Red Sox

Report: Dustin Pedroia avoids serious knee injury, will rejoin team in Tampa

Report: Dustin Pedroia avoids serious knee injury, will rejoin team in Tampa

The news is reportedly good on second baseman Dustin Pedroia, who did not suffer a serious injury to his surgically repaired left knee, according to a report in the Boston Globe.

Pedroia will join the team in Tampa, though it's not clear if he'll be ready to play or need a stint on the injured list. Earlier on Thursday, president of baseball operations Dave Dombrowski told WEEI that Pedroia felt a pop in his knee during Wednesday's loss to the Yankees, which is why he left the game in the second inning after a fly ball to right that dropped his average to .100.

"He felt a pop I think he said yesterday," Dombrowski told Dale & Keefe. "As we know, the knee is never going to be 100 percent. It's amazing that any player can play with what he's gone through."

Pedroia is attempting to return from a cartilage restoration procedure performed on his left knee following the 2017 season. He was limited to just three games last year and has appeared in six this year.

Whatever the severity of this injury -- and Pedroia remained in New York for further examination Thursday before heading to Tampa -- the big-picture questions of how much Pedroia will be able to contribute this season remain unanswered.

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Red Sox claim RHP Phillips Valdez off waivers, place Dustin Pedroia on 60-day IL

Red Sox claim RHP Phillips Valdez off waivers, place Dustin Pedroia on 60-day IL

The Boston Red Sox have made yet another move to bolster their pitching depth.

On Sunday, they claimed right-hander Phillips Valdez off waivers from the Seattle Mariners. To make room for Valdez, they placed veteran second baseman Dustin Pedroia on the 60-day injured list.


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Valdez, 27, only has 11 games worth of major league experience under his belt. In 2019, he posted a 3.94 ERA and 1.62 WHIP in 16 innings pitched with the Texas Rangers. Valdez was claimed off waivers by the Mariners in November, then designated for assignment on Saturday.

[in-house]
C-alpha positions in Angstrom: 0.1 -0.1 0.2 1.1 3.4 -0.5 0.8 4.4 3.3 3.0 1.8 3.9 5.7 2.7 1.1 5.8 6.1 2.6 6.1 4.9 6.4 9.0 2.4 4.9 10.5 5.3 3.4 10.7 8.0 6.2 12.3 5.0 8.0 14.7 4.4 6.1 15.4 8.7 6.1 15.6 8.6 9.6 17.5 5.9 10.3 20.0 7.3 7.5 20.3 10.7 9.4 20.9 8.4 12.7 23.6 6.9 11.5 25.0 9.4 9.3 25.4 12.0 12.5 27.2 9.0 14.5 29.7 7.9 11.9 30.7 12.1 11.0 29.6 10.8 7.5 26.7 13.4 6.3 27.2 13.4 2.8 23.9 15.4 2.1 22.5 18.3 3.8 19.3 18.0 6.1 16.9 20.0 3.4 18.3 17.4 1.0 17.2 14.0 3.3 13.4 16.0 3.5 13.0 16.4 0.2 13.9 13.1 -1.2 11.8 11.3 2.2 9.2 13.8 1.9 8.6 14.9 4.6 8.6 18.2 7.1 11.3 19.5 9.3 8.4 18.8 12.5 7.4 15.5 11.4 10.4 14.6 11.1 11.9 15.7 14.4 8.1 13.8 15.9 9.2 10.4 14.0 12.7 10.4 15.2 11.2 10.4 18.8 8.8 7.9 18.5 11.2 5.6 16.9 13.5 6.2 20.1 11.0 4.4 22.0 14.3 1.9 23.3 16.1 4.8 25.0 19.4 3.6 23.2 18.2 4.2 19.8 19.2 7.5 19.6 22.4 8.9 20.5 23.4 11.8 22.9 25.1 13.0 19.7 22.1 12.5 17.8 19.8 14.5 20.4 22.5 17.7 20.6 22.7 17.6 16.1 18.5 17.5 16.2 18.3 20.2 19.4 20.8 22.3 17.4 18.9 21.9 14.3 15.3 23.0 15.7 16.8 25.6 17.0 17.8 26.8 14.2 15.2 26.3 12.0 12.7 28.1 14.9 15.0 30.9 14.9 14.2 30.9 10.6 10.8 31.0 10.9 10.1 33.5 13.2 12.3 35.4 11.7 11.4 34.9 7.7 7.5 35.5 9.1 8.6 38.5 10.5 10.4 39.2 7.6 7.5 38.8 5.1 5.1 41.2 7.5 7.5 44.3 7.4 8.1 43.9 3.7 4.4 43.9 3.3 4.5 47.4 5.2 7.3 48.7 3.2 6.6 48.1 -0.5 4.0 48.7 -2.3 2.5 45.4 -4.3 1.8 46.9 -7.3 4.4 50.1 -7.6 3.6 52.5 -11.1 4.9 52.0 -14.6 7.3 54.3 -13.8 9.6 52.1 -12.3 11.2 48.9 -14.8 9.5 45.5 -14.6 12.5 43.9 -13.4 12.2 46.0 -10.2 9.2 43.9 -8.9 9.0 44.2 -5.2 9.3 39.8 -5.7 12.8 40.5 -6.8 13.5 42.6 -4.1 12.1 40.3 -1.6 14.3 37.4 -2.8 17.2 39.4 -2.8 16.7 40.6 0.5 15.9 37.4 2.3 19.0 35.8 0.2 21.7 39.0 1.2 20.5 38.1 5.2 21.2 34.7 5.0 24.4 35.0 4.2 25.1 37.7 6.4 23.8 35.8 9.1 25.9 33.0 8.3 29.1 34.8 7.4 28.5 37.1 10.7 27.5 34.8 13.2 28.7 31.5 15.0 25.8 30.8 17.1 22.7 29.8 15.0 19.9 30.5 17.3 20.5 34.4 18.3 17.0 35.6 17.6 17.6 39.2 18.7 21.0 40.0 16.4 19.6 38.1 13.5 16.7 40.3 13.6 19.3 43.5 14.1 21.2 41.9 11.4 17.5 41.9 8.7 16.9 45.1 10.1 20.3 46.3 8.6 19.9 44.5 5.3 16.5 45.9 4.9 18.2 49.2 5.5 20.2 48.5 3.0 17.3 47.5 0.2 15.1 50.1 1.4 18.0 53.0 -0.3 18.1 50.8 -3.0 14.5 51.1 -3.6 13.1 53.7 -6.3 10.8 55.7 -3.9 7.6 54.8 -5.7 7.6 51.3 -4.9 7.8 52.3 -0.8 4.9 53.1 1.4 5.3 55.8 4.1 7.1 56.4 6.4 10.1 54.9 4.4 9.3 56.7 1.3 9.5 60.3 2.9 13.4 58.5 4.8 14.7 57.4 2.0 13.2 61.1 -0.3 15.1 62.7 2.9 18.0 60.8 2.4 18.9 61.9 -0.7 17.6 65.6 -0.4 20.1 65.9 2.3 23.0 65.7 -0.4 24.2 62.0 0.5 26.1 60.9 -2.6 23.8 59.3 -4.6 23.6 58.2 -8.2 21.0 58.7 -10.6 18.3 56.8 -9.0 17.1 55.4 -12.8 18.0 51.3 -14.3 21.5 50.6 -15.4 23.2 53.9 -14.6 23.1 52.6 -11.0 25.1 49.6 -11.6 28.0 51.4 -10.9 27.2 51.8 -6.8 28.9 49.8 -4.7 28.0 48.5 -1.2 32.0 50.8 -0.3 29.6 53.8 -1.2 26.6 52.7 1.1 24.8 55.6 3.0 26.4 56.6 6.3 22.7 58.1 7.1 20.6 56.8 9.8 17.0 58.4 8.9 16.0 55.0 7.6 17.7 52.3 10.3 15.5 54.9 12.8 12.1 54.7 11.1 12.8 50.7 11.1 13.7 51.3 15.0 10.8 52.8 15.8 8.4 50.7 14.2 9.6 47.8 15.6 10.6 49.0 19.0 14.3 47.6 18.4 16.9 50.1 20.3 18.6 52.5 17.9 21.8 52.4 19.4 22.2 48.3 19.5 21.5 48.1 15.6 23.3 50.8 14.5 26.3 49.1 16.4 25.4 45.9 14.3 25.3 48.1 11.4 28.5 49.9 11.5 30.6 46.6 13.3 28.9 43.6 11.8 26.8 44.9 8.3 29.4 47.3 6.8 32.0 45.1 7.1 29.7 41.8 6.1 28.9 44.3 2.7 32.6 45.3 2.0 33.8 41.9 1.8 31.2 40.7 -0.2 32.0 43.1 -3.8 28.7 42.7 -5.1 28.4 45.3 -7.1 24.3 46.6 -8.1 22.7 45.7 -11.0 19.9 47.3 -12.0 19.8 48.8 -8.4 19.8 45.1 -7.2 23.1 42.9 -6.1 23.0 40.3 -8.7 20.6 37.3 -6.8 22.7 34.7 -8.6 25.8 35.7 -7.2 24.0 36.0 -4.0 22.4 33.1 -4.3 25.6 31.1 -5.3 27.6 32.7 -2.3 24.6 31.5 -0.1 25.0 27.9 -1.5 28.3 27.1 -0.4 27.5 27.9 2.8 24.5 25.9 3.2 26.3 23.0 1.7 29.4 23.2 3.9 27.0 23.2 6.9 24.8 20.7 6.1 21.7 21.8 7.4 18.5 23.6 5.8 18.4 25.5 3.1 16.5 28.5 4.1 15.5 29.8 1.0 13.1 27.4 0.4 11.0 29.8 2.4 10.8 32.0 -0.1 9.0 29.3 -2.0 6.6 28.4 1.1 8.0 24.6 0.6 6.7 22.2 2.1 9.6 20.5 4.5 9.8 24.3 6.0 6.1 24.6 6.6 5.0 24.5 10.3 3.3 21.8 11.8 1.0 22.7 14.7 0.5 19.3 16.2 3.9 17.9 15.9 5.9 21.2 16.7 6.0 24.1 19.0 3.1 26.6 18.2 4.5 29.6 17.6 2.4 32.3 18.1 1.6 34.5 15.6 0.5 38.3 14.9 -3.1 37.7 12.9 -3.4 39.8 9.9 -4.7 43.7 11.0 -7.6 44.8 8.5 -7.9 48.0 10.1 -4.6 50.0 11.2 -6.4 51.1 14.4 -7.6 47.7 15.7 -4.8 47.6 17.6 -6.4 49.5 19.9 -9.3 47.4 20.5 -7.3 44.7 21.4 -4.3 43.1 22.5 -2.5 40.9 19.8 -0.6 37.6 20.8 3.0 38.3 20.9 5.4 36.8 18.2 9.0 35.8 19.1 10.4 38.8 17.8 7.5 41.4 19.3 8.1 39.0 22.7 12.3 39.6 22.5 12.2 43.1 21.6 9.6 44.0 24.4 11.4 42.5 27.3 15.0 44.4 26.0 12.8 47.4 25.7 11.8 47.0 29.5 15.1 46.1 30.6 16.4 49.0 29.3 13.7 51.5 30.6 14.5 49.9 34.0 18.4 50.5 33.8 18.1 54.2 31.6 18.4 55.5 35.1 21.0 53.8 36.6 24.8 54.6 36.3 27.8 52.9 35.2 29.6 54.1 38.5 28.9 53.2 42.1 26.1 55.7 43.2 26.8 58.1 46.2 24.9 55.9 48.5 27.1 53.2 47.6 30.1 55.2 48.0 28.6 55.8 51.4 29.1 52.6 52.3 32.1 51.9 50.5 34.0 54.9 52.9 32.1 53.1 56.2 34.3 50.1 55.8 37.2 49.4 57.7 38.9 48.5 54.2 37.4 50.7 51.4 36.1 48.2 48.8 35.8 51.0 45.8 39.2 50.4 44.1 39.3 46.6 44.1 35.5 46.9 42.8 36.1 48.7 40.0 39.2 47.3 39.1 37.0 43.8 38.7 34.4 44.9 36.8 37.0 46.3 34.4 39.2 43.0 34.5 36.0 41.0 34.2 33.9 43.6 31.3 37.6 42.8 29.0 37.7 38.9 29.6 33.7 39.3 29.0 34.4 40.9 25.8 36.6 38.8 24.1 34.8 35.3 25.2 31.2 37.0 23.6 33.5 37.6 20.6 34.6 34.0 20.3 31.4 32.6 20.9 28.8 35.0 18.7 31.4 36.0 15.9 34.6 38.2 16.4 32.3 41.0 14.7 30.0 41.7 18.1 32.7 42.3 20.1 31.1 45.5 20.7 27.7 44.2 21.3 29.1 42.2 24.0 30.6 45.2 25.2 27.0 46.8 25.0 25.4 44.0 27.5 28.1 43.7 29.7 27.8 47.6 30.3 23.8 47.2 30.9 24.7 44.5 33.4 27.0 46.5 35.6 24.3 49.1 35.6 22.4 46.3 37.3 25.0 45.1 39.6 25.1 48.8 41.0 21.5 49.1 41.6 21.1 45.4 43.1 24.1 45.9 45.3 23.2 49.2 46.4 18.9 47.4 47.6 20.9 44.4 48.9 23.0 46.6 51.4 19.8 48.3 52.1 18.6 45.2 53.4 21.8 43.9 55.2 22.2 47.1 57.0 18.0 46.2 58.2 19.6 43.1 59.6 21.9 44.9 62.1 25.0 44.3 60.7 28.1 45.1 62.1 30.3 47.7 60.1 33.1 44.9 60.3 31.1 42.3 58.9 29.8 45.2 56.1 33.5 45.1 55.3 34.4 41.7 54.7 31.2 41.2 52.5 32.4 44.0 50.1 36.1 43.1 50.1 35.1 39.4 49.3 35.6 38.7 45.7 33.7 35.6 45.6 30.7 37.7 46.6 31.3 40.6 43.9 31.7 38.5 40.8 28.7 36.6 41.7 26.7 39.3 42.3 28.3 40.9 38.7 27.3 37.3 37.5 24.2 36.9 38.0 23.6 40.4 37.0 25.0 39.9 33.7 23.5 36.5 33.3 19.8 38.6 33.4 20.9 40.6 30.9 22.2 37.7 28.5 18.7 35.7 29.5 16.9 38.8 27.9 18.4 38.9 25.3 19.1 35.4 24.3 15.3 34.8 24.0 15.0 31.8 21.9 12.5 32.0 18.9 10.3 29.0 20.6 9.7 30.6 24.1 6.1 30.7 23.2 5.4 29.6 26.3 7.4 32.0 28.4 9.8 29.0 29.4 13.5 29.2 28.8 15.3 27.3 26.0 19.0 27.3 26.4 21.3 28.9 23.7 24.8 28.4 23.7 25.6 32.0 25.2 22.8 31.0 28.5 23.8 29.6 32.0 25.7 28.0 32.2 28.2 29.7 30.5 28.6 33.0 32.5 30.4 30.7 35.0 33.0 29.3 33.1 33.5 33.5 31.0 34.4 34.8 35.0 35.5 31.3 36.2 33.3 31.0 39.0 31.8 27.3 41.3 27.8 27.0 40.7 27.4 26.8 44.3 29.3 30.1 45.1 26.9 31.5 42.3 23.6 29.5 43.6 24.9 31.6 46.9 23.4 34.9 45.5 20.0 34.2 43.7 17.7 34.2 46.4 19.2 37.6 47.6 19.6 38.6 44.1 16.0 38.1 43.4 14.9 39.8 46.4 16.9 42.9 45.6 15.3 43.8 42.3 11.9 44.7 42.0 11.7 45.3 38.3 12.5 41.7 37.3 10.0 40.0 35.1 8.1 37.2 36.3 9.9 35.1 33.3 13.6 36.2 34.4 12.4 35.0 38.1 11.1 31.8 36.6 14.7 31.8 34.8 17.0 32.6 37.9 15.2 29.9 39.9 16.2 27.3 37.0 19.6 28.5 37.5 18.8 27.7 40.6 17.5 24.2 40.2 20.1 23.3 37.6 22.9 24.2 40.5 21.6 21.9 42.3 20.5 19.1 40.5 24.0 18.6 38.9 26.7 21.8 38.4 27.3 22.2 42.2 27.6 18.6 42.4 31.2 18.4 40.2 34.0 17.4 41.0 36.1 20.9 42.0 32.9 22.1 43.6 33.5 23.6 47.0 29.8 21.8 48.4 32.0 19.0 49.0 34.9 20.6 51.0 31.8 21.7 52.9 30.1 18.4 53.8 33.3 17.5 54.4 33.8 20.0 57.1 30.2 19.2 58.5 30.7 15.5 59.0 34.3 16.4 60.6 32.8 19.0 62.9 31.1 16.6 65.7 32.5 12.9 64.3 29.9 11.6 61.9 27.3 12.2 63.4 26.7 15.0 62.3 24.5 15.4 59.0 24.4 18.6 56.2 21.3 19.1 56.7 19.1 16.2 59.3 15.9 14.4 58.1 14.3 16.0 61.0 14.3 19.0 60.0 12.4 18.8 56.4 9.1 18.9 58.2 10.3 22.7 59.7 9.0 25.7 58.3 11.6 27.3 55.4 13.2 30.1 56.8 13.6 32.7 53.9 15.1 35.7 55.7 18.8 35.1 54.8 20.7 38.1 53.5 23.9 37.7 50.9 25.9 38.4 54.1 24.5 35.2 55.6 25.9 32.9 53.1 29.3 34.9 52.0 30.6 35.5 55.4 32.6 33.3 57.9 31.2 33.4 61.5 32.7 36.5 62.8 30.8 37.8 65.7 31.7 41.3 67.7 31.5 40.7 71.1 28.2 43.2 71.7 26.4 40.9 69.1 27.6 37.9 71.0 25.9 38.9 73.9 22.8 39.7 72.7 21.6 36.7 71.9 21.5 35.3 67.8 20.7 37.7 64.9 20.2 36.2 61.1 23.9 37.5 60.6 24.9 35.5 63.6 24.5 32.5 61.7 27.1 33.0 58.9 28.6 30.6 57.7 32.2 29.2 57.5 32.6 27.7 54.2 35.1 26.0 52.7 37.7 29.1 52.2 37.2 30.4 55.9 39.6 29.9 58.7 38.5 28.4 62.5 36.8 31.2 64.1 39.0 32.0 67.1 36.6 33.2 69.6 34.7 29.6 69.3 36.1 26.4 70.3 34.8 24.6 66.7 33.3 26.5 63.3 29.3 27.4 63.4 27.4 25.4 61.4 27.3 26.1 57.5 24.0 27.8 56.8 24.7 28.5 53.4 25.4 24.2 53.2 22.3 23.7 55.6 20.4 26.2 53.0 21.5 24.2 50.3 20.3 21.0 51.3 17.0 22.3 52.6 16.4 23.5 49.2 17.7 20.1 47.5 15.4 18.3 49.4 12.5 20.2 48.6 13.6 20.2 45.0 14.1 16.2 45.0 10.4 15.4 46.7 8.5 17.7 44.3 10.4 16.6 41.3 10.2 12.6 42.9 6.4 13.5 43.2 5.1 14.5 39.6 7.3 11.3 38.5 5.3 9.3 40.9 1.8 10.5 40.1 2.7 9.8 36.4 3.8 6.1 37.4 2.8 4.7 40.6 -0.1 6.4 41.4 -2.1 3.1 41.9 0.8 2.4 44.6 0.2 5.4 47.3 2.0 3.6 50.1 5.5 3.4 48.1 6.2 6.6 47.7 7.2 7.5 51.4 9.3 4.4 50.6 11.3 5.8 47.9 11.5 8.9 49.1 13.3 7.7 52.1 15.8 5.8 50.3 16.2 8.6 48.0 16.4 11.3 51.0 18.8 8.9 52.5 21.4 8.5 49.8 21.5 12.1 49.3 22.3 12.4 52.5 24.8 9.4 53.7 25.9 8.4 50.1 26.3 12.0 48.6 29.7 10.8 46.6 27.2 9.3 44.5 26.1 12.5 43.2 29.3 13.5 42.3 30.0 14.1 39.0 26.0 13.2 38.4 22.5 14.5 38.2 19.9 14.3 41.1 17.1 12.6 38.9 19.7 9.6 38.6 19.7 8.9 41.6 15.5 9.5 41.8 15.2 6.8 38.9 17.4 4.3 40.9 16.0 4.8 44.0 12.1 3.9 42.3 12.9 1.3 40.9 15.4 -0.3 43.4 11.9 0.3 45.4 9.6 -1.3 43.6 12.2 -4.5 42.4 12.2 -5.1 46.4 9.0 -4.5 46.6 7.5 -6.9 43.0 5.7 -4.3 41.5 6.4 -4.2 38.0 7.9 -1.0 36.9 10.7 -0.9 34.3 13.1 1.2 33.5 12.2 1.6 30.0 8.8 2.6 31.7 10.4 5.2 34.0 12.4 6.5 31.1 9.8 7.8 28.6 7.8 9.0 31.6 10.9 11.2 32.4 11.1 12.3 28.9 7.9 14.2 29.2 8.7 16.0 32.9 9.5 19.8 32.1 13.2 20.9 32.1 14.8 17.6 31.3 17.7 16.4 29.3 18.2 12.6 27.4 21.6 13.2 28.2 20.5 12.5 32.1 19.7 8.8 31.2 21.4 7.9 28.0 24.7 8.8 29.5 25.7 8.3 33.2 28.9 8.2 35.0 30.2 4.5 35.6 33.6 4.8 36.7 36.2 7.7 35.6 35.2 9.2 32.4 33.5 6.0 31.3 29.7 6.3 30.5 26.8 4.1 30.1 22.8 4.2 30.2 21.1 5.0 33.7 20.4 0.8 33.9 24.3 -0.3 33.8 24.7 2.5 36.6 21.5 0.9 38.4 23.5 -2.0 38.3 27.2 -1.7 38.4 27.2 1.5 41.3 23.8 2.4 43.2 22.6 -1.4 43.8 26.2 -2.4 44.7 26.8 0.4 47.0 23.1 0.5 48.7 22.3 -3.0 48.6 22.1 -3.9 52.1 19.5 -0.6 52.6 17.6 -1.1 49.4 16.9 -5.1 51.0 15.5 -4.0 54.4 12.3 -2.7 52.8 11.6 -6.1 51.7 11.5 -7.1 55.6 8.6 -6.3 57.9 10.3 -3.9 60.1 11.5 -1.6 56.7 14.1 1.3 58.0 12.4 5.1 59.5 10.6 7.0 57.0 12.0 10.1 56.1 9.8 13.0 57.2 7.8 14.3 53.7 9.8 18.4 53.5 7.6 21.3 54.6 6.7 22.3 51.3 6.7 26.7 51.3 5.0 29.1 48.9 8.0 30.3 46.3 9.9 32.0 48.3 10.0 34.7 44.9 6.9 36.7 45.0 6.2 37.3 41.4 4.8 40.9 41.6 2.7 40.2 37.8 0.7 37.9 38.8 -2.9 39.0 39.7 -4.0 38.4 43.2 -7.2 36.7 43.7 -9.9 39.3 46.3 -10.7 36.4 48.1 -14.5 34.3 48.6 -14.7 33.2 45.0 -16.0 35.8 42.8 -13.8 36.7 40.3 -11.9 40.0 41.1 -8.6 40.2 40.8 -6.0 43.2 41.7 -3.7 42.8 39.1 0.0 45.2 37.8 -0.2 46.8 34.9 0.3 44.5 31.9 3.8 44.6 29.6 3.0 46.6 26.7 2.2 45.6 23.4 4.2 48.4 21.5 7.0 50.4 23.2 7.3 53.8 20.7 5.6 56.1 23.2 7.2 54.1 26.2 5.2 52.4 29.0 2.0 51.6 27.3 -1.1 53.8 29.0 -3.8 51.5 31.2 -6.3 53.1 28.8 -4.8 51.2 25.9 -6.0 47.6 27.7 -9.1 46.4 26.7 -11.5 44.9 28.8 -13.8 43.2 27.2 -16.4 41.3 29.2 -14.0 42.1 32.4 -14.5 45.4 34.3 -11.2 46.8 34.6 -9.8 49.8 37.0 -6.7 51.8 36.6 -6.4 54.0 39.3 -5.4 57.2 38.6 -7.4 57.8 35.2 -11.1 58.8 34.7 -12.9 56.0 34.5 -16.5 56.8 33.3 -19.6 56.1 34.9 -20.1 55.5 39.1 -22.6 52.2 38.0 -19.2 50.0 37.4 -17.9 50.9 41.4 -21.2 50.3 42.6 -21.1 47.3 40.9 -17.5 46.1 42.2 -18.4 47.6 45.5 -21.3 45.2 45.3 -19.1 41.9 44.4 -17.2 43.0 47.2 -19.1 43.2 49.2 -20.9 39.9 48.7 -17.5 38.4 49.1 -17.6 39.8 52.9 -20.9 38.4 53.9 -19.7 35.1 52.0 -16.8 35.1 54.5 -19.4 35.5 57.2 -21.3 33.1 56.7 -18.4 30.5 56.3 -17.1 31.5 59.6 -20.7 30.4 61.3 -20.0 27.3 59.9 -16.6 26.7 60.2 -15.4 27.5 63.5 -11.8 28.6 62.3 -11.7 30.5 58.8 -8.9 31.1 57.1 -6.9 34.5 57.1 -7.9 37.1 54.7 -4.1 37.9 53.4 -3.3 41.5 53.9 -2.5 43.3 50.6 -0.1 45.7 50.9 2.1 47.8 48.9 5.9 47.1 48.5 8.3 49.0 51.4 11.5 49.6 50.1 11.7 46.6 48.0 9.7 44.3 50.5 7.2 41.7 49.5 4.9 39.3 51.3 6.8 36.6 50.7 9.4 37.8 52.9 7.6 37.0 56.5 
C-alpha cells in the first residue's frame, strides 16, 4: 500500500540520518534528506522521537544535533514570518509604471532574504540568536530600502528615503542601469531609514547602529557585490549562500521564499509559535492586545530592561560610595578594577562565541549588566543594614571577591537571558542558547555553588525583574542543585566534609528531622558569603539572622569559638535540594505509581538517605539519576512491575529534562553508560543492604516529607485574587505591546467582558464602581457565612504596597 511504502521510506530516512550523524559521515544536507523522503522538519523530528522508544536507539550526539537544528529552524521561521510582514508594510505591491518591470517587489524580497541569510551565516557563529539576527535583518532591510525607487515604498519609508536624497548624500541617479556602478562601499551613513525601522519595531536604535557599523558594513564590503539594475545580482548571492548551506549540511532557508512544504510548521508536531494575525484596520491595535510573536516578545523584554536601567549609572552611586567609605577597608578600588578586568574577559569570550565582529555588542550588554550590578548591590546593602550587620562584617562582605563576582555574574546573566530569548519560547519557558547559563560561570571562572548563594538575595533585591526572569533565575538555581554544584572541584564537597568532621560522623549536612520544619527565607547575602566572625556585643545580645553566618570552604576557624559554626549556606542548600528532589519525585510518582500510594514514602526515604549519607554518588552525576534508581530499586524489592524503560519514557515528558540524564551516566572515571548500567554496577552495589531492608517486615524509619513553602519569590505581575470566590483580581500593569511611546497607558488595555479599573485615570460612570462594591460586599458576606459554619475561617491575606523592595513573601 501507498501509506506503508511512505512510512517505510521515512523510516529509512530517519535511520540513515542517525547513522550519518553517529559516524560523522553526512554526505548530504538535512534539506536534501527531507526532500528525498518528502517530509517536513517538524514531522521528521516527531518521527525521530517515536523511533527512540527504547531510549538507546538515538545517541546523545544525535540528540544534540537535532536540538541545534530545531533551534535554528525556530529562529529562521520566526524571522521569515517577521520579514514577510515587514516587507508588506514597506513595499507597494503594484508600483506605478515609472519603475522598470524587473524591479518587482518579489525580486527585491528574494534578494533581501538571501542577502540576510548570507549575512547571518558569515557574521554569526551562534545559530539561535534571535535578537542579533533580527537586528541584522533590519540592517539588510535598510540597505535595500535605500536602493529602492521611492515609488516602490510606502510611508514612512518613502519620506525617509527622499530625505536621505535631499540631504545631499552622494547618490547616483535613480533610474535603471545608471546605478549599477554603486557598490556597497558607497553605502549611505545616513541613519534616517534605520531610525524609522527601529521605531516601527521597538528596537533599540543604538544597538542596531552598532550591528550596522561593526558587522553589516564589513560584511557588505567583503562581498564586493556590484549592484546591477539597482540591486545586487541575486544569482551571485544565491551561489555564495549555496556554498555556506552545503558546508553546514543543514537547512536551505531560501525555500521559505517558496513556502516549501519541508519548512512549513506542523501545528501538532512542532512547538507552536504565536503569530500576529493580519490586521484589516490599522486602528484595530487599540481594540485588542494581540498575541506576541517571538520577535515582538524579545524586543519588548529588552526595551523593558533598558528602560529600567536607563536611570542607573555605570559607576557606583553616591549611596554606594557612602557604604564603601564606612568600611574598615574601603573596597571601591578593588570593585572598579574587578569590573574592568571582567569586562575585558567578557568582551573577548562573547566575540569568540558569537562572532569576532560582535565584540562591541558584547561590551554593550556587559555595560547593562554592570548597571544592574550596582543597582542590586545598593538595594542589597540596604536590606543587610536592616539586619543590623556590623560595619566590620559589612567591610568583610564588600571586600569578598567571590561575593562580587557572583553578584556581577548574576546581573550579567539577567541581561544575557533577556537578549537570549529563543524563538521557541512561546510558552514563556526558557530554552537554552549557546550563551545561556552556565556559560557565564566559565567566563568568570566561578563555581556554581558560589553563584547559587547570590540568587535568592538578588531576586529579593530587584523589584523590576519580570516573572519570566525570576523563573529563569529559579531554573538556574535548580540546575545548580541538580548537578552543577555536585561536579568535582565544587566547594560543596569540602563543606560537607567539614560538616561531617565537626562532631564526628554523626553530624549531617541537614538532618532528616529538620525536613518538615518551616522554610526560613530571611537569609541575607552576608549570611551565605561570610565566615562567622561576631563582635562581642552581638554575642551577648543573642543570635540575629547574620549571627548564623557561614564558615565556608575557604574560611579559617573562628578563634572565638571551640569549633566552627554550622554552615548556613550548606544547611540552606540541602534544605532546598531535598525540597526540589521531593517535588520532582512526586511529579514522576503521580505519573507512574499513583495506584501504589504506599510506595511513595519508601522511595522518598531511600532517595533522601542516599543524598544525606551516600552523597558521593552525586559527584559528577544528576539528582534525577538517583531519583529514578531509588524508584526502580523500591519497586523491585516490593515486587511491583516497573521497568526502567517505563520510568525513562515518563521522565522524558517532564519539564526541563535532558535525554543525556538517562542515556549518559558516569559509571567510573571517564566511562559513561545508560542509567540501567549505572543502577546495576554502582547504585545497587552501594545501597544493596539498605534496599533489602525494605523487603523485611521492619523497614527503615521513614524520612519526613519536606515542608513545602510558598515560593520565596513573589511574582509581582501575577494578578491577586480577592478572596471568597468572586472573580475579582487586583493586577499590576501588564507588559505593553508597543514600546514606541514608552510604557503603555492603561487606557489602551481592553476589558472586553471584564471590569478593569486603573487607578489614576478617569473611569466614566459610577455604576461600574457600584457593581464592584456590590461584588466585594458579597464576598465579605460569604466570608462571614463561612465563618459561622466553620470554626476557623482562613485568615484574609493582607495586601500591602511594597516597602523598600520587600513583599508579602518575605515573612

Pedroia suffered a "significant setback" during his knee rehab, so his placement on the 60-day IL doesn't come as a surprise. The 36-year-old did not report to spring training with the Red Sox.

Along with Valdez, Boston has added Chris Mazza, Martin Perez, Trevor Hildenberger, to its pitching staff this offseason.

An Opening Day start for Red Sox' Chris Sale: 'I think I'm going to be ready'

An Opening Day start for Red Sox' Chris Sale: 'I think I'm going to be ready'

Already coming off a season cut short by an elbow injury that shut him down last August, Chris Sale's spring training got off to a slow start as he recovered from a bout with pneumonia just as pitchers and catchers reported to Red Sox camp in Fort Myers. 

He says he's progressing after the illness led to him dropping a few pounds from his already thin frame (6-foot-6, 180). He'll throw a side session Sunday and told reporters on Saturday that he thinks he'll be ready for Opening Day March 26.

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"I think I’m going to be ready for [the opener]. But like I said, those aren’t my calls to make. I go out there, do my job, tell them how I feel on a daily basis," Sale said. "Obviously as the workload picks up, we have to see how things work out. I’ve just got to be open and honest with them and then we map out a plan and see how it works out."

In a Friday interview on WEEI's "Ordway, Merloni and Fauria" show, Sale said having his season end early last summer and going through a rehab process to avoid Tommy John surgery has him raring to go into 2020 despite questions about his stamina.

"I feel like I'm better now than I was then because of going through that [injury and rehab]."

Sale hasn't reached 200 innings pitched since 2017. He went 6-11 in 25 starts (147.1 IP) in what he called "a nightmare season" in 2019 after his and all the starters' workloads were limited in spring training and he struggled with his velocity at times before the injury was diagnosed.

"I feel really good," he told WEEI. "I can sit here and tell you what I want to do, what I think I'm going to do, but I've just got to go do it. I live here in town and put in a lot of work. I was here four to five times a week. It's exciting. For me, this really started last September October when that rehab process began.

"I gotta get back to the basics. Not really worry about fading, the injuries. This is sports. Injuries can happen overnight...I'm not worried about what my track record is or what people are thinking of me."